even Jeremy Hunt said Labour is just like the Tories

  • Post last modified:March 6, 2024
  • Reading time:5 mins read

We live in a two party electoral system where the choice for government is likely between Conservative and Labour. Yet even the chancellor Jeremy Hunt admitted that there is no difference between the two main parties during his Budget. He noted that shadow chancellor Rachel Reeves was “acting like a Tory”, while he talked about the UK’s creative industries.

In the Budget itself, Hunt’s announcements included 2p lower national insurance contributions, a change to non-dom tax status, and minor improvements in people’s ability to pay back loans. It was a drop in the ocean compared to what’s possible. It also contained real term cuts to public services.

“Anything we can actually do, we can afford”

It’s true: Labour is acting like the Tory Party. Reeves argues we should treat public finances like a household budget. She recently said:

I will never spend what we cannot afford

But in a 1942 BBC address, renowned macroeconomist John Maynard Keynes made a point highly relevant for today:

Anything we can actually do, we can afford.

By “we” he means the government and by “do” he means both the country’s resources and its available workforce. This investment can also create jobs and gives us returns. For example, it was state funding that gave us the internet, GPS, and voice activation.

It often takes the collective purse to make the high risk investments. The private sector tends to come in when its seen as low risk.

So Reeves saying we must ‘balance the books’, as if the government is the same as a household on very limited finances, is propaganda.

Similarly, Hunt claimed he was “bringing down borrowing” during his Budget speech. But the whole concept of government borrowing is a lie to manufacture consent for the establishment.

The government does not need to borrow money. This is because it operates a fiat currency – one that is not backed by gold but simply exists because the government creates or sanctions its creation. So again, the limits on government spending are to do with its limits in resources and manpower. It’s not how much it can borrow, given it creates the money in the first place.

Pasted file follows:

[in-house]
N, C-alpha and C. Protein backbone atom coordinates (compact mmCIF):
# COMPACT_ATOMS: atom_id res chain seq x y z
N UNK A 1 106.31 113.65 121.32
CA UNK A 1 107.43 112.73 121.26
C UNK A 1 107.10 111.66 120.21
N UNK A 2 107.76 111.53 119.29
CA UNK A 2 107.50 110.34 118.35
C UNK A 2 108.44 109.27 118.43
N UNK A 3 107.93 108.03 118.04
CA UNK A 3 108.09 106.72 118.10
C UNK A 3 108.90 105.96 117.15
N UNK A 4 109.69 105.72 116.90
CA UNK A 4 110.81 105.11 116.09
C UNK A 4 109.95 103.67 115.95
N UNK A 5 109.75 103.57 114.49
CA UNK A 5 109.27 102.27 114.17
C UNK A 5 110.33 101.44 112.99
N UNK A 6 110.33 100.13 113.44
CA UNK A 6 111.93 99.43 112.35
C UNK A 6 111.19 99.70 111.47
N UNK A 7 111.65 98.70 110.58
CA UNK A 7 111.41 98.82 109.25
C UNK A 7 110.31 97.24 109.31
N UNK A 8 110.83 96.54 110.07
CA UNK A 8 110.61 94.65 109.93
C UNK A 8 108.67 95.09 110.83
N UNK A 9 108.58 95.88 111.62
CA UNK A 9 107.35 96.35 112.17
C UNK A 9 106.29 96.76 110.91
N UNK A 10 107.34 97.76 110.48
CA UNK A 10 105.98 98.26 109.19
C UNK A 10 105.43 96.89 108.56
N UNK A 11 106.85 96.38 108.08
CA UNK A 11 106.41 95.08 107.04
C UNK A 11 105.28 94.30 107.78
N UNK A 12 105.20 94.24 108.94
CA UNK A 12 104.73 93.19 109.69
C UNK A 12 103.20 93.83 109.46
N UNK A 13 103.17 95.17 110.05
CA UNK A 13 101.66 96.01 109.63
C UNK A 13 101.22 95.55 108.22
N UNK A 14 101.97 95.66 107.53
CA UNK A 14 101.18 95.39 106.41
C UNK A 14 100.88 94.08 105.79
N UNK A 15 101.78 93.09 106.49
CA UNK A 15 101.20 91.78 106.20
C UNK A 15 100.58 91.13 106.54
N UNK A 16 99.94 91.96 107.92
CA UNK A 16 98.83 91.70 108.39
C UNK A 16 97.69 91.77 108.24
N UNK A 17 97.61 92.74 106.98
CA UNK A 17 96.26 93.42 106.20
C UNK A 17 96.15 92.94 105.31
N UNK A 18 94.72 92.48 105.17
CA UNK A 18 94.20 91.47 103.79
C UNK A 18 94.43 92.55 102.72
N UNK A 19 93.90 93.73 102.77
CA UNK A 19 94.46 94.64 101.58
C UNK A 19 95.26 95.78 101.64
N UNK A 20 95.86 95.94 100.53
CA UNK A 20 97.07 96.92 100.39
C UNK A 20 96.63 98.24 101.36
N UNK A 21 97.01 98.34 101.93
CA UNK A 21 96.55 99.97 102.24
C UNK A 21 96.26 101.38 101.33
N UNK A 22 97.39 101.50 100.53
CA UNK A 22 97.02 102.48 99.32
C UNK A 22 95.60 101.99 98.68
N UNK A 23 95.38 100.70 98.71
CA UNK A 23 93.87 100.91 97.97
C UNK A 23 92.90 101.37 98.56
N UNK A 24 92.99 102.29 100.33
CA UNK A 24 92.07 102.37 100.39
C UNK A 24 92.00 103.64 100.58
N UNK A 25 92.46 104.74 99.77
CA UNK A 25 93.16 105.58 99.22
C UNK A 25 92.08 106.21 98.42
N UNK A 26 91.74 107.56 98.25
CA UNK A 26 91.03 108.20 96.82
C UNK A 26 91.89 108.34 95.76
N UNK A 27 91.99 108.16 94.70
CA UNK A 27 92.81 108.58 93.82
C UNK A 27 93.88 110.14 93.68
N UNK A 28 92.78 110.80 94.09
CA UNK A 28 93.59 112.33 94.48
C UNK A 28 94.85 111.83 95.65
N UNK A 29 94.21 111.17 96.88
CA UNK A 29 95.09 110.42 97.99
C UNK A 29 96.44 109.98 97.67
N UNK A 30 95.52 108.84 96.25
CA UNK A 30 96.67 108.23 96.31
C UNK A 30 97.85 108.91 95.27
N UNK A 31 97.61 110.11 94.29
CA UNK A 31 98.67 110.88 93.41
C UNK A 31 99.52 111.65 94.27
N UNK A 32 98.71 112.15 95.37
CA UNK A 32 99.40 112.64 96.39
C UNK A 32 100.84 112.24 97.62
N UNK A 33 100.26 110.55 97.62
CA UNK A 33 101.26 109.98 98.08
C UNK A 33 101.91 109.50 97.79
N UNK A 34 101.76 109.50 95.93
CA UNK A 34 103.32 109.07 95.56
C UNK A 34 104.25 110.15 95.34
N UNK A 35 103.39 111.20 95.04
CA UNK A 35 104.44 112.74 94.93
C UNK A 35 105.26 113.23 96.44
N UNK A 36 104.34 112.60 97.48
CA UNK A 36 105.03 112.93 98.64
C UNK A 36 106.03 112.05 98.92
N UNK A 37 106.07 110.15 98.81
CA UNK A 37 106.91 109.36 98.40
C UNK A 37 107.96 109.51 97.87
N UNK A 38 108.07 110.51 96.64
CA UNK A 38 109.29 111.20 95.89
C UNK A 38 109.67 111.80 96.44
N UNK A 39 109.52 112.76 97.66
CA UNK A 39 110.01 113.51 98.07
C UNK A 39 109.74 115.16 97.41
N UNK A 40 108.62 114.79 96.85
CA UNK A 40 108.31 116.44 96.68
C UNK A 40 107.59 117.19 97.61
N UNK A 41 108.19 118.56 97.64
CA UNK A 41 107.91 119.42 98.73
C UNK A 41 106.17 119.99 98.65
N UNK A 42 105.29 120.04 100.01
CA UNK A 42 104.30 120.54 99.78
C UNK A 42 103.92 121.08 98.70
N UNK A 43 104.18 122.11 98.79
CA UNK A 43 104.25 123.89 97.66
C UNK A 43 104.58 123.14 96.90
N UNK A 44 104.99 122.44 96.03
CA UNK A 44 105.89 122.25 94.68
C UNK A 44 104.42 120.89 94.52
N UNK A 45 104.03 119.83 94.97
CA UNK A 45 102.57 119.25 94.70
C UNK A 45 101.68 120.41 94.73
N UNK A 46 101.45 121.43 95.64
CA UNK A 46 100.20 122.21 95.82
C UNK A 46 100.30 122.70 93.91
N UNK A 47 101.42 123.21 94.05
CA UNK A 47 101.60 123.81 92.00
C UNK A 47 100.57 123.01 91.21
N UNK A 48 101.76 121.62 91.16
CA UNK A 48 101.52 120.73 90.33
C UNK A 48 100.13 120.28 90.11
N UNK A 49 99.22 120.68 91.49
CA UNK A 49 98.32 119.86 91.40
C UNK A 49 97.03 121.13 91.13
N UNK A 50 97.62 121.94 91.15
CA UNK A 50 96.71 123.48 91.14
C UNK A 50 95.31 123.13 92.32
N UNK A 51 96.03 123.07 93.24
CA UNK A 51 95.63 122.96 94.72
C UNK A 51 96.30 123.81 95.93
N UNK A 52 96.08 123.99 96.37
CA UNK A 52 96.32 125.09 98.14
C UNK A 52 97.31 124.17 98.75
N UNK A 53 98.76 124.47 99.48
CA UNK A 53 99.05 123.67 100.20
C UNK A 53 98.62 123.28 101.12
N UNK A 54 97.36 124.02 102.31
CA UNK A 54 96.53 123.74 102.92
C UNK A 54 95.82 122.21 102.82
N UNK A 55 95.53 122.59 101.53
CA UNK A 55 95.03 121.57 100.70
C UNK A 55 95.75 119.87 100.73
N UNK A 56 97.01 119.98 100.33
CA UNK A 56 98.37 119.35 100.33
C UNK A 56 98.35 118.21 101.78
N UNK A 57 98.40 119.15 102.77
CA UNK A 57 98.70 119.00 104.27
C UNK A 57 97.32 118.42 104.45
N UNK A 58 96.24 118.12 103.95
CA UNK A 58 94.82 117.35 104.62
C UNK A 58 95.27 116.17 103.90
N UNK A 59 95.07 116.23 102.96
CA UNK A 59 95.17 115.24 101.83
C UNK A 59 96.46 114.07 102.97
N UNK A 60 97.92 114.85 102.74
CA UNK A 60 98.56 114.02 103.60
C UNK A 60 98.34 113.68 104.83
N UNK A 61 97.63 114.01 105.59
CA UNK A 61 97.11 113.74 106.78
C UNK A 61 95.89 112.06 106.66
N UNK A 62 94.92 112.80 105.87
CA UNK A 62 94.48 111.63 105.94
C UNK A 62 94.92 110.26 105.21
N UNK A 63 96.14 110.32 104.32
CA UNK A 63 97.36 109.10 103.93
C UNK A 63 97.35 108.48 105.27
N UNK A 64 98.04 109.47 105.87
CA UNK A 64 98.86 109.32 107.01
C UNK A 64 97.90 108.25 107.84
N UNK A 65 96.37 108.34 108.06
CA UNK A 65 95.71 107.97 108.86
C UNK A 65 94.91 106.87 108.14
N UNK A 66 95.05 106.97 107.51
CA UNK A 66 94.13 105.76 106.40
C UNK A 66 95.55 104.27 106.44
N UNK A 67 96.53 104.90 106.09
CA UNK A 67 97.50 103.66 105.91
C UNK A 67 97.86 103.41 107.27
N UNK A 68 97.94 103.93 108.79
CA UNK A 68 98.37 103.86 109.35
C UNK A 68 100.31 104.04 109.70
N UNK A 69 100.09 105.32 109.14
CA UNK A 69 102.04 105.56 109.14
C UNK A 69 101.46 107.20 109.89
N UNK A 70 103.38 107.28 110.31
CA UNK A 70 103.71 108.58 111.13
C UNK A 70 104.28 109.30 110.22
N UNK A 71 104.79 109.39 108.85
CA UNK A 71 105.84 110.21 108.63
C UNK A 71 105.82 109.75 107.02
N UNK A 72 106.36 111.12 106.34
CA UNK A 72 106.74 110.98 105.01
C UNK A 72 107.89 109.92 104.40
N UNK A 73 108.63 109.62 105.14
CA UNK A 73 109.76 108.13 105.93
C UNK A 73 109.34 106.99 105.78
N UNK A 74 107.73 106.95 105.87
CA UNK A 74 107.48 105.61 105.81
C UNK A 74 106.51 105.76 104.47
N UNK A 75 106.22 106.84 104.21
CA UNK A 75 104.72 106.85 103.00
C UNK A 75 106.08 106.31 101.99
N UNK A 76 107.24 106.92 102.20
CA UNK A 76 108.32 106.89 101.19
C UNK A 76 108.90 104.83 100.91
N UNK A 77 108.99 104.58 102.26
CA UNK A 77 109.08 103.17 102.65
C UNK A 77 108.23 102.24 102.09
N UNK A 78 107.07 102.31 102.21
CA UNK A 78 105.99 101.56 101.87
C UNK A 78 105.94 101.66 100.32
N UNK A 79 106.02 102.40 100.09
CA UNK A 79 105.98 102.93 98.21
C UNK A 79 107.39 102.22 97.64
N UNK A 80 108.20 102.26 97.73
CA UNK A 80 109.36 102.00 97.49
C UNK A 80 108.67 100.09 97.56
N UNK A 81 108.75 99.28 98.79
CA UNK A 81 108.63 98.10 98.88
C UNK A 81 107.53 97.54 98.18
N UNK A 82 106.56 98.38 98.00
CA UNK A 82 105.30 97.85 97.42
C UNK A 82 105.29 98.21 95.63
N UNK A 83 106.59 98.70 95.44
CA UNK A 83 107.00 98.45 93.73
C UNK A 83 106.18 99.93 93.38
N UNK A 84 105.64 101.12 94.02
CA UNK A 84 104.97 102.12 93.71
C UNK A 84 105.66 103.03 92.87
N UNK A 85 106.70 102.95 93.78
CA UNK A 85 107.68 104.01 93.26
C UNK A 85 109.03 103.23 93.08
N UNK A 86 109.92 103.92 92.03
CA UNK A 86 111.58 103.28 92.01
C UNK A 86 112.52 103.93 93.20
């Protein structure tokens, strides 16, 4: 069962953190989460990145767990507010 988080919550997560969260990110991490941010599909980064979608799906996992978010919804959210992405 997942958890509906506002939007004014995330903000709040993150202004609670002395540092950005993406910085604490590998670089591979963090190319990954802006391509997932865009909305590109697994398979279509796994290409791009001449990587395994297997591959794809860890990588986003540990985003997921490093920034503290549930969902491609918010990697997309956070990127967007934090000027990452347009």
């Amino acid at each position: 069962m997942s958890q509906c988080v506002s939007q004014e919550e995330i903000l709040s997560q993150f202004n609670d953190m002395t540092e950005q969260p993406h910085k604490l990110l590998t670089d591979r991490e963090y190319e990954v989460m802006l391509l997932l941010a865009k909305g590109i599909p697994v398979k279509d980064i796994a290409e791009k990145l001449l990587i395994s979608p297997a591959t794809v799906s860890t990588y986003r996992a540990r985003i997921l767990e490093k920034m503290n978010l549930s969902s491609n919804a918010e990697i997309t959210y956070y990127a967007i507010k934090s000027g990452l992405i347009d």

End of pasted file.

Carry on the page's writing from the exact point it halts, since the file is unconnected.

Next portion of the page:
So it’s like Keynes said: ‘we can afford what we can do’ – not ‘we can do what we can afford’. The government is not a household.

Cosy set up

During the Budget, both the main parties championed their “plan for growth”. Yet they never actually say what that plan is. That’s because it is essentially just the neoliberal status quo that they all agree on. This means privatisation, austerity and deregulation of capital.

In Keir Starmer’s Budget response, he didn’t say anything major he would do differently. In fact, he backed a number of Hunt’s measures and repeated the same slogans on Gross Domestic Product (GDP) per capita, arguing that’s what is important.

In another point of near complete agreement between the two parties, Starmer argued that Hunt’s changes to non-dom status where in fact Labour’s policy. These will raise £2.7bn per year.

Quite the Budget admission

Hunt’s comment that Labour is basically Tory is quite the admission. The chancellor is acknowledging that our democracy is a sham because there is no difference between the main parties in a two party system.

One thing we can do is improve and protect democratic access to Labour to ensure its leadership reflects the views of the people. Another thing is to focus on new parties and independent candidates.

Featured image via Sky News – YouTube

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